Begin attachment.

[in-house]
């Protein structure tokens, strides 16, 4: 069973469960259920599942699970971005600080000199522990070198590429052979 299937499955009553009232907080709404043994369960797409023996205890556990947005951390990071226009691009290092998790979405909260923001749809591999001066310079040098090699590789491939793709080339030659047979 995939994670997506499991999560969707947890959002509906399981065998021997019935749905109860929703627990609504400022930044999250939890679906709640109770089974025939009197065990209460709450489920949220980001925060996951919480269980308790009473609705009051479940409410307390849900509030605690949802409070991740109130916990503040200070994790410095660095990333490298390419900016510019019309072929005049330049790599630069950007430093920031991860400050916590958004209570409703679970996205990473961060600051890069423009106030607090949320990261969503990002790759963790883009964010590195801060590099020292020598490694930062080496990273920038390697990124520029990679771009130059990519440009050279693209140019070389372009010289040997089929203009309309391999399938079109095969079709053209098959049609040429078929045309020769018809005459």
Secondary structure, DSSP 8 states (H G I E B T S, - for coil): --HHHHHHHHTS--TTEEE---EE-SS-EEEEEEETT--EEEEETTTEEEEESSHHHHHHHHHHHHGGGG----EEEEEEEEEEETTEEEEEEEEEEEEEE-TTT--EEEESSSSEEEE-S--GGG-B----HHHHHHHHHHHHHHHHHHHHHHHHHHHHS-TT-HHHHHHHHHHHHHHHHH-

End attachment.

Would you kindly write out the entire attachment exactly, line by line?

[in-house]
């Protein structure tokens, strides 16, 4: 069973469960259920599942699970971005600080000199522990070198590429052979 299937499955009553009232907080709404043994369960797409023996205890556990947005951390990071226009691009290092998790979405909260923001749809591999001066310079040098090699590789491939793709080339030659047979 995939994670997506499991999560969707947890959002509906399981065998021997019935749905109860929703627990609504400022930044999250939890679906709640109770089974025939009197065990209460709450489920949220980001925060996951919480269980308790009473609705009051479940409410307390849900509030605690949802409070991740109130916990503040200070994790410095660095990333490298390419900016510019019309072929005049330049790599630069950007430093920031991860400050916590958004209570409703679970996205990473961060600051890069423009106030607090949320990261969503990002790759963790883009964010590195801060590099020292020598490694930062080496990273920038390697990124520029990679771009130059990519440009050279693209140019070389372009010289040997089929203009309309391999399938079109095969079709053209098959049609040429078929045309020769018809005459």
Secondary structure, DSSP 8 states (H G I E B T S, - for coil): --HHHHHHHHTS--TTEEE---EE-SS-EEEEEEETT--EEEEETTTEEEEESSHHHHHHHHHHHHGGGG----EEEEEEEEEEETTEEEEEEEEEEEEEE-TTT--EEEESSSSEEEE-S--GGG-B----HHHHHHHHHHHHHHHHHHHHHHHHHHHHS-TT-HHHHHHHHHHHHHHHHH-